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Mississippi Lien Law Signed, Now in Force
Mississippi Governor Phil Bryant signed State Senate Bill 2622 into law last Friday, extending the lien rights that used to only belong to parties with a direct contract with the owner to subcontractors and materials suppliers operating in Mississippi as well.
Prior to the bill's enactment, Mississippi was the only state remaining in the union that did not have a lien law statute that applied to subcontractors. SB 2622 remedied that, however, and put an end to the state construction industry's woes that followed in the wake of the Mississippi Supreme Court's decision last fall to declare the state's stop notice statute unconstitutional, thereby revoking one of the only payment protections previously available to Mississippi subcontractors and materials suppliers.Read more...
Arkansas—Contract Required for Lien Enforceability
April 11, 2014
A decision out of the United States District Court for the Western District of Arkansas serves as an important reminder to officially bind contracts when dealing with GCs, subcontractors and owners. In Spencer Ondrisek and Seth Calagna v. Bernie Lazar Hoffman aka Tony Alamo (Ondrisek v. Hoffman), Judge Barry Bryant threw out the mechanic's liens of five people almost on the sole basis that they did not provide evidence of a formal contract with the defendant. "Without evidence of a contract, these individuals have no enforceable mechanic's lien...even if there was an 'understanding,' such an indefinite agreement would be unenforceable," his ruling stated.Read more...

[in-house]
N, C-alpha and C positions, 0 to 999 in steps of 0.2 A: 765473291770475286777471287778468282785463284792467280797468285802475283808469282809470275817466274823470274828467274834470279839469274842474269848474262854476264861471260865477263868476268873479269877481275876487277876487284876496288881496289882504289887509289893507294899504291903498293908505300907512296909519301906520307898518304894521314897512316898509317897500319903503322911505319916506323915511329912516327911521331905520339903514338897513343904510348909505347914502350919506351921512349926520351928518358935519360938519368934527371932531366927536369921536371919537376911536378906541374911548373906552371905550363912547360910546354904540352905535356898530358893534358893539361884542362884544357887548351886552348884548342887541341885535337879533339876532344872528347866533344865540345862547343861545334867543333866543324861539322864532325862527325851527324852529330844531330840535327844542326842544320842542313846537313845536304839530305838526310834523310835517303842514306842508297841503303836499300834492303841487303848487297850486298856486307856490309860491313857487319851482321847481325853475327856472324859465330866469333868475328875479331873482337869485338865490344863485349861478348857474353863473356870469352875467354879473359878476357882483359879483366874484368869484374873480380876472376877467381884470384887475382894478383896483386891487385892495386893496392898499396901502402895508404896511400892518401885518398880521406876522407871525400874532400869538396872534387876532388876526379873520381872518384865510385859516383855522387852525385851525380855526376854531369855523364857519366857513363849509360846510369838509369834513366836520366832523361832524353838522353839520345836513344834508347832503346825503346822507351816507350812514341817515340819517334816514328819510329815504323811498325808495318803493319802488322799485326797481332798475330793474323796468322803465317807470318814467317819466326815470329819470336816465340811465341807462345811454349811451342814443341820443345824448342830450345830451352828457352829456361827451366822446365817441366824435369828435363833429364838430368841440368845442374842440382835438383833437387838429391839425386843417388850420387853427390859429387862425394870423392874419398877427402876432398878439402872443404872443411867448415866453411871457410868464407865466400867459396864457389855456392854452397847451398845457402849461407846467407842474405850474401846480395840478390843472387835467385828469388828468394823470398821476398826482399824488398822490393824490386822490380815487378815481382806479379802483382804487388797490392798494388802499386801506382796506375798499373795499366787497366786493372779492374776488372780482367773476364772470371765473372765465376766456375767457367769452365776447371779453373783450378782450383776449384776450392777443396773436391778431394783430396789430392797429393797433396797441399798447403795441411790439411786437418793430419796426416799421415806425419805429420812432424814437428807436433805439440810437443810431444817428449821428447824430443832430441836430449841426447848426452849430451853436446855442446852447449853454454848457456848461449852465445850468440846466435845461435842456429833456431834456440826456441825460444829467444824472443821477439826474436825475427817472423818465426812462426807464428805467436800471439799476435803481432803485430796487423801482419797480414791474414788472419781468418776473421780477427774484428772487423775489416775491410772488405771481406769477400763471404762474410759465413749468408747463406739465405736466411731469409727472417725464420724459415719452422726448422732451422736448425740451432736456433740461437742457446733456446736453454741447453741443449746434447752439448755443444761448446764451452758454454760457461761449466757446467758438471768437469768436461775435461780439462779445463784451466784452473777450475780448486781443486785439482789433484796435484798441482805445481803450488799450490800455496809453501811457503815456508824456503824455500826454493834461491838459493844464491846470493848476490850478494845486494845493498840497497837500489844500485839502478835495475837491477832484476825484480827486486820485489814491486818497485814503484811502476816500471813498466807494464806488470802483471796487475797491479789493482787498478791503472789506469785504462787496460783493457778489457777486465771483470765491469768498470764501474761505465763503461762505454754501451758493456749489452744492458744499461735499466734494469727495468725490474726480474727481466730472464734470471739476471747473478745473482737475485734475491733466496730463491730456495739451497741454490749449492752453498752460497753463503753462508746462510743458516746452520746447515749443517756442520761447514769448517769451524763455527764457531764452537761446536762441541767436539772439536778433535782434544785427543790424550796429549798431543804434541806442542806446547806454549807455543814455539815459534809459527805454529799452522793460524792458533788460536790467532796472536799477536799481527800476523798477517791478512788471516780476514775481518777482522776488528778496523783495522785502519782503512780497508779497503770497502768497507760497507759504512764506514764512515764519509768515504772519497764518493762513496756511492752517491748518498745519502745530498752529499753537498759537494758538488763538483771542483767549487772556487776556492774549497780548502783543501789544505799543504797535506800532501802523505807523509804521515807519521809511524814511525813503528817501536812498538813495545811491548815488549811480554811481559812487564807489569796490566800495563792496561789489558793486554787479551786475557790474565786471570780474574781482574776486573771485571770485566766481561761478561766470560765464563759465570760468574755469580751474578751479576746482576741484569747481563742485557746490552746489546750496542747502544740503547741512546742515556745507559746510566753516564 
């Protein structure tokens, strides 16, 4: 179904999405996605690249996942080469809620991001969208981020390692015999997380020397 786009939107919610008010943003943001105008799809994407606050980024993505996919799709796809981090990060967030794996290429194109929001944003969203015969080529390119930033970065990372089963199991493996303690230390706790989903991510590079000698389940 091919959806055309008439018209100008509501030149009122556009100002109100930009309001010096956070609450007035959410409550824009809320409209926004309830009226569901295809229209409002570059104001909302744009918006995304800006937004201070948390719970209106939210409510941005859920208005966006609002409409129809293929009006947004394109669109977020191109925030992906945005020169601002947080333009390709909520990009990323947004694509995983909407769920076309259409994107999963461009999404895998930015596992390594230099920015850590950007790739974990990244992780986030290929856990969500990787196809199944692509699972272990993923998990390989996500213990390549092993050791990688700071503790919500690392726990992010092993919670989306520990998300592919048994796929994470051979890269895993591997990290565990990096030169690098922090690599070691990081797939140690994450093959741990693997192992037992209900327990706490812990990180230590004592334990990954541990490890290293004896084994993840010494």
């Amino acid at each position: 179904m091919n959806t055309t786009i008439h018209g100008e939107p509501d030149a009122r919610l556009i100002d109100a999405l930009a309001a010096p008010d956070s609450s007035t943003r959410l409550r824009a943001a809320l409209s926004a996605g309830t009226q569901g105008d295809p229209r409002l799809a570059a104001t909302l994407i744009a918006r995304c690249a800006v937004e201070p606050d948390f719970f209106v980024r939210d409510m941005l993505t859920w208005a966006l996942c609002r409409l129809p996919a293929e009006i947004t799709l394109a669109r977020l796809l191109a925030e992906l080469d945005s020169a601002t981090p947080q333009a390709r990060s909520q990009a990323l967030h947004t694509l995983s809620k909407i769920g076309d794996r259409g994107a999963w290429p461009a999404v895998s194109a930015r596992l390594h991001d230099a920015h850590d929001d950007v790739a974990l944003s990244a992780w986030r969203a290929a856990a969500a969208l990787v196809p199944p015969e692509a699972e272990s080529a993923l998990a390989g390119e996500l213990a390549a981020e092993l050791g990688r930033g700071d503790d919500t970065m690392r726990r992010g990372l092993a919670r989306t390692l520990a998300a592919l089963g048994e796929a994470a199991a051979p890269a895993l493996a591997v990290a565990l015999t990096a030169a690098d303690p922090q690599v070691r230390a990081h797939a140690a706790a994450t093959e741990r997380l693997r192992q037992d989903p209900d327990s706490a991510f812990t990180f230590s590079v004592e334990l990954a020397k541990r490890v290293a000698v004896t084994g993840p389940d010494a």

Oklahoma Registry Pre-Lien Statute
April 10, 2014
A state bill is expected to drop in Oklahoma this month that could set up a registration system for contractors and suppliers and call for drastic changes to the pre-lien notice statutes in the state, according to Paula Black, credit manager with Dolese Brothers Co., and James Vogt, Esq., managing partner at Reynolds, Ridings, Vogt & McCart PLLC.
Black, a member of NACM MidAmerica, said the coming proposal in its earliest form was an attempt to change lien laws to be more favorable to general contractors (GCs). At present, suppliers have 75 days from last delivery to file a lien, which GCs believe is a long time for them to be exposed. GCs also oppose Oklahoma's rare "double jeopardy" status, where subcontractors or suppliers can put a lien on the owner or the GC if money paid to either doesn't make it downstream, said Black.Read more...